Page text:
Friday, September 28, 2007

Host and Guest: open arms, empty hands?

Dear Mr. Steichen,

When you're invited to a dinner party, what is appropriate to bring? What if the host explicitly says NOT to bring anything? What about a cocktail hour or a smaller party?

Ah the follow instructions and show up empty handed, or to be the only one who doesn't bring something along and feel like a heel.

[Note: the following thoughts are NOT meant to address the question of whether to bring a PRESENT for a guest of honor, but rather the question of gifts for a host or other items brought to contribute to a gathering itself. Presents are a whole other can of worms!]

First, the bad news: there is no hard and fast answer to these questions. It will always be a judgment call that you will have to make depending on the circumstances of the occasion and your relationship to the host. Even if the host tells you not to bring anything, it's not out of the question to bring a small gift as a thank-you. BUT, the good news: there are a few general guidelines you can keep in mind as you weigh the situation. Oddly, there seems to be a sort of a bell curve at work on this issue...stretching from most formal to least formal types of events.

For formal social occasions (let's say a dinner party for a dozen--weddings and other bigger life events are in a different league altogether), it's very appropriate and thoughtful to bring something for the hosts. They are presumably going to a lot of trouble, and are inviting you into their home for an intimate evening. ["But what do I bring?" you ask. We'll get to that presently.]

On the other end of the curve, there are very informal events (a house or apartment party), for which it's also common practice for everyone to bring something along, in this case to help the party cause. Even though you are certainly entitled to show up empty-handed, it's generally bad form in these situations. Unless you plan to drink only tap water all evening.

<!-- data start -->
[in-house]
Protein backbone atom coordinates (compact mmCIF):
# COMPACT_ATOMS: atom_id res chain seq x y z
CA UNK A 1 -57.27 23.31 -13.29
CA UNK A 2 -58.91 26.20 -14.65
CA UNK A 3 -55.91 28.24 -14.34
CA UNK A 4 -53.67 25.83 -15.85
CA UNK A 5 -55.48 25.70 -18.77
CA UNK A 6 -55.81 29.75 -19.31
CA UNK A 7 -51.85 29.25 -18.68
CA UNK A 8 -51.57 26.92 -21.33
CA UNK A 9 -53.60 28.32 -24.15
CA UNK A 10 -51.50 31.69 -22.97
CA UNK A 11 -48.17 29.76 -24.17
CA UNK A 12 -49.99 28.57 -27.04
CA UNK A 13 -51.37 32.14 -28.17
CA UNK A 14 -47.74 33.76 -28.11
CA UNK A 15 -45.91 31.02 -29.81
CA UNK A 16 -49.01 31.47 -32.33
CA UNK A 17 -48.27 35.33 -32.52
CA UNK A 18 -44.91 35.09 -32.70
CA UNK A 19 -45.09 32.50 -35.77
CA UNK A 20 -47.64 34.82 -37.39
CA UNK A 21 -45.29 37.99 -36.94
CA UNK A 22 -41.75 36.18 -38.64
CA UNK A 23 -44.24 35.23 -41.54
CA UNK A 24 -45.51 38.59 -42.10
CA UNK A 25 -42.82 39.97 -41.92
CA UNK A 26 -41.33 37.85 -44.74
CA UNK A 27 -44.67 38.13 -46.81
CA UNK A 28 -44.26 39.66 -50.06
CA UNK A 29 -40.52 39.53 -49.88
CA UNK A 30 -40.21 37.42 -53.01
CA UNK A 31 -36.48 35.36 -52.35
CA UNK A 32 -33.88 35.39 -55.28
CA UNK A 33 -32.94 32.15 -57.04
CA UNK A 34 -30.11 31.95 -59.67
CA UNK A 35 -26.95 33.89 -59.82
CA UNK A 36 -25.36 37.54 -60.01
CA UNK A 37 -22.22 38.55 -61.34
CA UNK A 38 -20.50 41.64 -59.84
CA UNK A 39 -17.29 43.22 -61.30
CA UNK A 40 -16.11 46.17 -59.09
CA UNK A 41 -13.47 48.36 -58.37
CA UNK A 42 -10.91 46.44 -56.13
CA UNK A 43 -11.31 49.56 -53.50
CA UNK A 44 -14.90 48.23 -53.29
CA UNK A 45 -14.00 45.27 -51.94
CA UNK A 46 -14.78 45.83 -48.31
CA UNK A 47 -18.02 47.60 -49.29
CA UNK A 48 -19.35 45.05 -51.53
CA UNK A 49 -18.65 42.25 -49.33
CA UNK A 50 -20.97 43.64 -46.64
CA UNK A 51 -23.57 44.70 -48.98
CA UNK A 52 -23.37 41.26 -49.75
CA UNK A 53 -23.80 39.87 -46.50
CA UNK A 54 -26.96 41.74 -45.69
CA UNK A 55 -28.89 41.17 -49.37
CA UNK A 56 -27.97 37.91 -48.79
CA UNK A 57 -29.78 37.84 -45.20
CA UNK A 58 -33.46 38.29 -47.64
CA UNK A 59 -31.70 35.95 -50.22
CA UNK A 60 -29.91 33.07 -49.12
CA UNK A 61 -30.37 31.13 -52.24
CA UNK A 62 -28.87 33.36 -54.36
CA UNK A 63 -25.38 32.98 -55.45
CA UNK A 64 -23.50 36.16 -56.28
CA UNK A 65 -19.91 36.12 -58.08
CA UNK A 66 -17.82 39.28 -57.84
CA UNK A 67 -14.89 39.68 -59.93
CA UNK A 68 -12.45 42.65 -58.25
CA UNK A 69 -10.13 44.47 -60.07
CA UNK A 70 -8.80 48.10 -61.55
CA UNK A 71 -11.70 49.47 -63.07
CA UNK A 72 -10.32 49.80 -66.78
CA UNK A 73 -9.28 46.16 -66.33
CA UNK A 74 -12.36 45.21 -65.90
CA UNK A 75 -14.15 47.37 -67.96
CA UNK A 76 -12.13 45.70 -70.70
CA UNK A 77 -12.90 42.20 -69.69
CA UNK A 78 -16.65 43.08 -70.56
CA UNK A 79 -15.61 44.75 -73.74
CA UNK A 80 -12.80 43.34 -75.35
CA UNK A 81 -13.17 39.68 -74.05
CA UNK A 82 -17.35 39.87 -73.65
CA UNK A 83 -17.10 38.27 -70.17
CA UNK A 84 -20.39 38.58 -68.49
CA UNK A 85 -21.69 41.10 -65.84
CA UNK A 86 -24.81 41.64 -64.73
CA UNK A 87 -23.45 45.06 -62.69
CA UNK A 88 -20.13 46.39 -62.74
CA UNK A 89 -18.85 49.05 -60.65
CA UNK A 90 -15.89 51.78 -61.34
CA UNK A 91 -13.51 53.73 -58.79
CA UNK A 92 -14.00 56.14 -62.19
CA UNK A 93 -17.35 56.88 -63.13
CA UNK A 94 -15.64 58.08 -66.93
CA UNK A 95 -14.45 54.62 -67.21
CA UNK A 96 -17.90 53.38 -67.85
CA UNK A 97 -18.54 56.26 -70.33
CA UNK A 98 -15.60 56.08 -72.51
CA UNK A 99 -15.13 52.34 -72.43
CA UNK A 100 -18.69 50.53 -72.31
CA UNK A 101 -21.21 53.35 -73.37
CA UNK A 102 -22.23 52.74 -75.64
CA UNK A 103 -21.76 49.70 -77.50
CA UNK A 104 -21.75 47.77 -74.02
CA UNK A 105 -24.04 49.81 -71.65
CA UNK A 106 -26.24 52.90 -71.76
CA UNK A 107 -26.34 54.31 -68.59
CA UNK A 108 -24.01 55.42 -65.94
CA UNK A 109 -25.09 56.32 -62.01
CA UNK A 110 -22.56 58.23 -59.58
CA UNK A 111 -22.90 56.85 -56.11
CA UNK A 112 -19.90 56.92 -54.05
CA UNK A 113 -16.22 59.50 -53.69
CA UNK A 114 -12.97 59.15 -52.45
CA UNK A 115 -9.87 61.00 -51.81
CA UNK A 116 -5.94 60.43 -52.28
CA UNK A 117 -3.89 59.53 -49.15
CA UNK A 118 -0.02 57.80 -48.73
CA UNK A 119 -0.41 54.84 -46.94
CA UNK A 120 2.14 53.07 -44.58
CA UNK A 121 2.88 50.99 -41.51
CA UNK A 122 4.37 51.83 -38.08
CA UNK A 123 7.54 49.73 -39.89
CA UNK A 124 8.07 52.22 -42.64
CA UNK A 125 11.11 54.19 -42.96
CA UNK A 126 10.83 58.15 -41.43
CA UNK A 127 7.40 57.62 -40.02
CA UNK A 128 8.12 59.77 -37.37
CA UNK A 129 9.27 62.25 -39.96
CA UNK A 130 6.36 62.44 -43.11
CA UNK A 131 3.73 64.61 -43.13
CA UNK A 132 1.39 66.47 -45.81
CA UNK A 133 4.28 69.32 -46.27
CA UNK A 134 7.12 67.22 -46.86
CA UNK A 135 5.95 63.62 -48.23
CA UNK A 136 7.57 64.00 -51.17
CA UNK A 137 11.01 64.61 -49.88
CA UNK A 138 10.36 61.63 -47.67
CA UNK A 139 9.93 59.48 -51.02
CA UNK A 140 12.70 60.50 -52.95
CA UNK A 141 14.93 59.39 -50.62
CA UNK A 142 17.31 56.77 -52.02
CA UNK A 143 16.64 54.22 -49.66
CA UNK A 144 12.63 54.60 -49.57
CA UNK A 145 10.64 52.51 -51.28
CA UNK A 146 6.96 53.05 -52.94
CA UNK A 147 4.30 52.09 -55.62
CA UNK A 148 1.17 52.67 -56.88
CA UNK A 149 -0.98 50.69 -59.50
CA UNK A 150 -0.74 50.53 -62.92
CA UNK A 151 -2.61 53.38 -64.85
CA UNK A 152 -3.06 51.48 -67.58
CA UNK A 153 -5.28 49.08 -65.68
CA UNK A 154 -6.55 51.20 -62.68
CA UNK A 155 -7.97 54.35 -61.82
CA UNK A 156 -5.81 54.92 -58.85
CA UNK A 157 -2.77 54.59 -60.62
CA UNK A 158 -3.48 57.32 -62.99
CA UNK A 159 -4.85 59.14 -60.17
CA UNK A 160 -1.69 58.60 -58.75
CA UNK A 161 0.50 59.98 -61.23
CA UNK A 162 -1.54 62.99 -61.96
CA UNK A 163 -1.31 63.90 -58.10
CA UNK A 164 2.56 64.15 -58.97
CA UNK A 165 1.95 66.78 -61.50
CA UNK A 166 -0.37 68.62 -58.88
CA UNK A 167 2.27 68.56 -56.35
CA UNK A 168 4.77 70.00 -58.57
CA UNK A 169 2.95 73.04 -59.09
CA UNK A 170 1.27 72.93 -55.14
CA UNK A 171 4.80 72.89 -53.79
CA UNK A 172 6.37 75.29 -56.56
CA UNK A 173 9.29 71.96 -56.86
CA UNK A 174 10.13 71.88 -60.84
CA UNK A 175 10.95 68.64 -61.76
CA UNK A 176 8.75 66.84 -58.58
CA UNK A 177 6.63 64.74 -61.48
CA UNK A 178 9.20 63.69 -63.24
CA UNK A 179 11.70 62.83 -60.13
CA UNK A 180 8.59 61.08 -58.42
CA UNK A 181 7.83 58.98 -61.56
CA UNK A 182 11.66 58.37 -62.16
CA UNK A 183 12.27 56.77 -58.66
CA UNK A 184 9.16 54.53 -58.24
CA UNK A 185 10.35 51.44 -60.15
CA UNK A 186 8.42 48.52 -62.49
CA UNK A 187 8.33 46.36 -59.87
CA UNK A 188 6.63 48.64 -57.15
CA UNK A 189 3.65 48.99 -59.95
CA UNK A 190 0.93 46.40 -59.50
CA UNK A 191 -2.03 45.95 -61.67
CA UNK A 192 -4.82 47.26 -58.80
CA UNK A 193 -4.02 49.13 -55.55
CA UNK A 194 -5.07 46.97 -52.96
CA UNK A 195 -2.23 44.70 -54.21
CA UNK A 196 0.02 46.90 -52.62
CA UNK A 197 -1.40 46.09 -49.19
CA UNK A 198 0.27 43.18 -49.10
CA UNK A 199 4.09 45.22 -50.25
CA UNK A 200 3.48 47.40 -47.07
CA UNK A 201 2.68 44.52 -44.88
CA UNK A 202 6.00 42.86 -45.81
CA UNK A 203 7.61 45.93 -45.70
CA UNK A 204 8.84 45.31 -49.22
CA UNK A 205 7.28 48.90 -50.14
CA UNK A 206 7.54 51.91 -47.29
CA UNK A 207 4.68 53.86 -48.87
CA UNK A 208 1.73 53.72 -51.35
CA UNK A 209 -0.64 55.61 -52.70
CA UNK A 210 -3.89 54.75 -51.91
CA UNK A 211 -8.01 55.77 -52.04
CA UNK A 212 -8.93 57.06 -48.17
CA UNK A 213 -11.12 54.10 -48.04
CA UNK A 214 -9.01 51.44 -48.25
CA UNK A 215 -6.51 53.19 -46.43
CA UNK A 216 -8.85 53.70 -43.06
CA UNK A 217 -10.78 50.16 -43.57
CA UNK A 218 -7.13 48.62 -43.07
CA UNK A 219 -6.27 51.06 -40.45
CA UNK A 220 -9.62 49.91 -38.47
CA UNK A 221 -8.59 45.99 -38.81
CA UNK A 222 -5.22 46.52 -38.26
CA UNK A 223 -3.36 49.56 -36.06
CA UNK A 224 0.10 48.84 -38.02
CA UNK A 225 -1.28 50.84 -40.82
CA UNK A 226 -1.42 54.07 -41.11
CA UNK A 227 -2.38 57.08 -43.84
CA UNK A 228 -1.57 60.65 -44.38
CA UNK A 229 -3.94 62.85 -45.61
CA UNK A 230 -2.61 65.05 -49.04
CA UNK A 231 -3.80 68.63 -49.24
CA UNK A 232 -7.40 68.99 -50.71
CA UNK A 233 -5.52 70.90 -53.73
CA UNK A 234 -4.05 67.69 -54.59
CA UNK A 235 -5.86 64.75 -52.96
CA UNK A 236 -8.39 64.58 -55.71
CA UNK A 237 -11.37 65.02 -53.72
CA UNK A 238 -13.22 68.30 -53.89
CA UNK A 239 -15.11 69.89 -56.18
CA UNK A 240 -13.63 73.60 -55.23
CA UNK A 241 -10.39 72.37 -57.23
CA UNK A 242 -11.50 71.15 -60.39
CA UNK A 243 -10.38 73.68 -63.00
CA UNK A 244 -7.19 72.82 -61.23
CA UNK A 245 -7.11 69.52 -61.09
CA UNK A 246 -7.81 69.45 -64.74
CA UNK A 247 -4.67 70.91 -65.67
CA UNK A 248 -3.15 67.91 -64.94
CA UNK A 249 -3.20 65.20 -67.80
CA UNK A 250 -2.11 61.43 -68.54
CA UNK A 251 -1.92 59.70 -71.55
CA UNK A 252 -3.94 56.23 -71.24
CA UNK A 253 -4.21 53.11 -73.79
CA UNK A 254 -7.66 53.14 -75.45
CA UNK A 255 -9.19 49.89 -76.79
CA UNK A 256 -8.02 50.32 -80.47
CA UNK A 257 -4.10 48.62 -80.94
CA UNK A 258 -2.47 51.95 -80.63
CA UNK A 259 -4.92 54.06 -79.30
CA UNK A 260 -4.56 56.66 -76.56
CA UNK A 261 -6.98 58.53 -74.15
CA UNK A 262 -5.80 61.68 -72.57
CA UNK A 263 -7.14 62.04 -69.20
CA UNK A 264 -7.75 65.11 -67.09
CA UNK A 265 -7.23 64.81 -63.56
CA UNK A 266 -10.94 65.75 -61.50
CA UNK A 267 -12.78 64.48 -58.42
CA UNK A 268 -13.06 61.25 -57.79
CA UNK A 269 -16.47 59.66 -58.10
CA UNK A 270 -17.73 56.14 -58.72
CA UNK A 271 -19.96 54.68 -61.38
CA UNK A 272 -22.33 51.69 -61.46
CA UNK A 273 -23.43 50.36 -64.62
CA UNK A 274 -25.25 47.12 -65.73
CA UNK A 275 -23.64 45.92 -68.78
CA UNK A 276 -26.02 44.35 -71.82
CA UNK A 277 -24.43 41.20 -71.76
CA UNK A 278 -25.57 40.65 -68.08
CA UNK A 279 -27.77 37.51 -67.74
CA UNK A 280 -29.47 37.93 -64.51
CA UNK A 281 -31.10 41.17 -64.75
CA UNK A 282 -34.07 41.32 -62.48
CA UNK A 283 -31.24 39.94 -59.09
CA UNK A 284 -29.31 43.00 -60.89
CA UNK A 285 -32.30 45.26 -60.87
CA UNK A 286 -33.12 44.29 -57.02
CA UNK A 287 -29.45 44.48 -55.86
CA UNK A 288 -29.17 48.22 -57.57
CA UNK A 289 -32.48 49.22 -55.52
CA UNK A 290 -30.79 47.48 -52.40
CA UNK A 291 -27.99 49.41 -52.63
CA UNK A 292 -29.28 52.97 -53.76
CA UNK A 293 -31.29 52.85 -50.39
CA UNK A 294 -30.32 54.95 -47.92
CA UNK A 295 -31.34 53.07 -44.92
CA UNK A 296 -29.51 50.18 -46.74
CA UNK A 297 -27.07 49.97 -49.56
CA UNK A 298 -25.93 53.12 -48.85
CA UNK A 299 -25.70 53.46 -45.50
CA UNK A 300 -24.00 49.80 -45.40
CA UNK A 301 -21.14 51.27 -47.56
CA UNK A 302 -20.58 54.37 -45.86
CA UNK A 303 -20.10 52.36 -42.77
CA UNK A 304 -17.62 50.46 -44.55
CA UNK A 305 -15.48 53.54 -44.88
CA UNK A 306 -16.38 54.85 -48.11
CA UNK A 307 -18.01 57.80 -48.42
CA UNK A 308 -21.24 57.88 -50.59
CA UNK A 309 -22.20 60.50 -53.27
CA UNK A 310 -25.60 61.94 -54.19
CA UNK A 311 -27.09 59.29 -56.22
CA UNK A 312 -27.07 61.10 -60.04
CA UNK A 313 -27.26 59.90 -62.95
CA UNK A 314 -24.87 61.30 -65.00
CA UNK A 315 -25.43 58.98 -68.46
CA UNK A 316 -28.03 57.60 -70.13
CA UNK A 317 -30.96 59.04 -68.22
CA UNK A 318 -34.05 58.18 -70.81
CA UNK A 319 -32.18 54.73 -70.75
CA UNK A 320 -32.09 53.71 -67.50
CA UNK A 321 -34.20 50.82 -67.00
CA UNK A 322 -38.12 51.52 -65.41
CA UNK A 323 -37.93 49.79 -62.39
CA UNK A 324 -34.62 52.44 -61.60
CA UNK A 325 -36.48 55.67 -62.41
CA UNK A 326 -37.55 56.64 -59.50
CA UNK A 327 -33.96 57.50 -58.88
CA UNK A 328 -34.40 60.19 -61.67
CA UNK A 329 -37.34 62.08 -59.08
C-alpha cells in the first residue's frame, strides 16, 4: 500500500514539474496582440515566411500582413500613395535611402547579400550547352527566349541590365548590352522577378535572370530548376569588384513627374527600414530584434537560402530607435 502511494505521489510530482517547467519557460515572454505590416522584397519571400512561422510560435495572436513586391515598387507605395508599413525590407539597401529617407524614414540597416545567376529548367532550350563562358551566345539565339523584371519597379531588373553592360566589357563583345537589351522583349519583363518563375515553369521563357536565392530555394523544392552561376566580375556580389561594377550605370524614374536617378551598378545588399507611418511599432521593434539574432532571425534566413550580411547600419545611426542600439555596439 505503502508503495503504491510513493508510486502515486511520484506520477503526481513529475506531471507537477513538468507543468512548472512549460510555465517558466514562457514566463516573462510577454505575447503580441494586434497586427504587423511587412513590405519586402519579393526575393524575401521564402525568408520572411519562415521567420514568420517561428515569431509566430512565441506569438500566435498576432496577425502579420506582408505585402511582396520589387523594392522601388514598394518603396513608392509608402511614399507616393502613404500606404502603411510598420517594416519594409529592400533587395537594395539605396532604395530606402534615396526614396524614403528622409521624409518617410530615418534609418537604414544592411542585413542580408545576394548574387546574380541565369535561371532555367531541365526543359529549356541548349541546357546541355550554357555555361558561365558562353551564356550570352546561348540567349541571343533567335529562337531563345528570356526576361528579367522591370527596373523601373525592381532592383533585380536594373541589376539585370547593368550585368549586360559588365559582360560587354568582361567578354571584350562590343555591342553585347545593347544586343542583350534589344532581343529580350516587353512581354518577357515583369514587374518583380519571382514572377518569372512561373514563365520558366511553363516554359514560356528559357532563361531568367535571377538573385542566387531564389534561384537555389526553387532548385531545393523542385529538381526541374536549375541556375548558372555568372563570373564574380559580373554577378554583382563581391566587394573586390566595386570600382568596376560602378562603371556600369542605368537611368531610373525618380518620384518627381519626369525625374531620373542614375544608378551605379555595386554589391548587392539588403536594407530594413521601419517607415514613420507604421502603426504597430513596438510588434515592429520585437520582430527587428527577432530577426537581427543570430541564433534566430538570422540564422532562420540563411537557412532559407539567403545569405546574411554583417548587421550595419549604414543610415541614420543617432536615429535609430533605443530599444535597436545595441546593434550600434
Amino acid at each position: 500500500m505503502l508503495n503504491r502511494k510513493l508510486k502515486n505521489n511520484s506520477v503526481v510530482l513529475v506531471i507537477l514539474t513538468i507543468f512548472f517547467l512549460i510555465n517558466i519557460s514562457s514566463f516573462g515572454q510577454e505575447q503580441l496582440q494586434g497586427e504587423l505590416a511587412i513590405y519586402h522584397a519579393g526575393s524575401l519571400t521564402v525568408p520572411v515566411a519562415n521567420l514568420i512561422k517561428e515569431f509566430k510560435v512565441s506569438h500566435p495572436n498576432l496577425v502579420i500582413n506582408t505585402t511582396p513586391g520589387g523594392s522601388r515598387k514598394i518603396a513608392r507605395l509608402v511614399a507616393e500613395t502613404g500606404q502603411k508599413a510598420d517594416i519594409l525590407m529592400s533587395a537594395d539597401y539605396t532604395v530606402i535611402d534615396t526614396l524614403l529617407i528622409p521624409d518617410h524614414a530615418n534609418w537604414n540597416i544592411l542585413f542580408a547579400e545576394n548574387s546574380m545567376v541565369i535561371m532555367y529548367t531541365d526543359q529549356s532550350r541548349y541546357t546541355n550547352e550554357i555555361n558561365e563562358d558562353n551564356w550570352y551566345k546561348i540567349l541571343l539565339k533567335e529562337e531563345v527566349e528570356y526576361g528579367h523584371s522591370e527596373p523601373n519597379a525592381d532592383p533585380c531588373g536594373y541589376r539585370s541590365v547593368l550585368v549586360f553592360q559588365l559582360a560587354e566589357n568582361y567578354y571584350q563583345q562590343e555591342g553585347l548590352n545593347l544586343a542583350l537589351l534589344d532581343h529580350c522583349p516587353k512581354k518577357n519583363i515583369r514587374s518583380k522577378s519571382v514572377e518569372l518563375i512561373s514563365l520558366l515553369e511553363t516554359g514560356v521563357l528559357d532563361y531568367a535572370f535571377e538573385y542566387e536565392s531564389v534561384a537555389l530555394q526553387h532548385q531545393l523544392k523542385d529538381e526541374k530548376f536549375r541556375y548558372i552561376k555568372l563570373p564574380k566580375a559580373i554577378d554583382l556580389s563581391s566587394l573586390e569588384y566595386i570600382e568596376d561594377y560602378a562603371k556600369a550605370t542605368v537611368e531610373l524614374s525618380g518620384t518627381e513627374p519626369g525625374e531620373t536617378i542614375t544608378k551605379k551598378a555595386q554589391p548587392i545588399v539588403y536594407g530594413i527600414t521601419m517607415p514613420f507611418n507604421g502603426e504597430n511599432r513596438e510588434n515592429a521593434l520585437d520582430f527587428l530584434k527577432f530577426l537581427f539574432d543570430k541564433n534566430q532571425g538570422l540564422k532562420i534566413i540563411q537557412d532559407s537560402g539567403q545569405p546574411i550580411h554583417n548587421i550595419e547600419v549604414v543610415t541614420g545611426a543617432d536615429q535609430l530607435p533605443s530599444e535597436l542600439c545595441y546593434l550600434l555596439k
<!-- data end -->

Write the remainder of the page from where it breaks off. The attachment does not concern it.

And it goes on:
For everything in between (barbecue, birthday party), it's a bit fuzzier. If you're really in doubt, you can always ask the host whether you can bring anything, although you are technically not obligated to do so. If you think about it, the whole point of HOSTING is just that: it's an opportunity to take care of guests and show them a good time, which shouldn't mean that they feel obliged to pitch in. [Addressing the creeping and somewhat pernicious influence of "potluck" culture will have to wait for another column.]

But back to the question of what to bring... We'll speak here to more formal occasions...the informal events seem to work themselves out. And to reiterate these are GUIDELINES, not rules, as you've got take every occasion by the each.

Host gift guideline #1: Keep it simple. Bottle of wine, chocolates, flowers--something you think the host will enjoy. And something consumable or perishable, that presumably won't have to remain in your host's life indefinitely. Every gift has potential pitfalls of course. If you don't know the host very well, flowers are probably the safest on this front.

[Note to HOSTS: if a guest's gift doesn't sit right for some reason (you have given up drinking, you are on a diet, you are allergic to tulips), just smile, say thank you, and keep it to yourself for the evening...why would you want to make your guest feel bad about a gift at the very beginning of the event? You can fill them in at a later date in a discreet and polite manner, if you really find it necessary.]

Host gift guideline #2: Keep it quiet. Present your gift as soon as you arrive to whichever of the hosts receives you first. Don't wait until the hosts are in the same room or make a big show of your gift to all the other guests. Also, do not raise the subject of your gift in the course of the event. For example, if you bring a bottle of wine, don't suggest that your host crack open the bottle you brought when the bottle at the table runs dry. Or at the end of dinner, don't suggest that your host bring out those truffles you brought back from your trip to Europe. Why the cloak and dagger? Out of respect to everyone gathered. A gift should stay between you and the hosts.

Your hosts might have very specific ideas for what they wish to serve, and your suggestion that they serve it puts them in the awkward position of either changing their plans or turning down your suggestion in front of the other guests. For the other guests, your making a fuss over what you brought puts them in an awkward position if they didn't happen to bring anything. If your host does use something you brought in the course of the evening, you can acknowledge it graciously, when and if the host acknowledges the item as your gift. If you think about it, making a big deal over your own gift is like fishing for a compliment, which is no way to behave under any circumstances, and even less so when you're a guest.

1 comment:

Blume said...

Super advice, Mr. Steichen.

If you know the host(s) very well, almost anything can be appropriate. One of the best hostess gifts I ever received was Jacque Pepin's book 'The Apprentice'.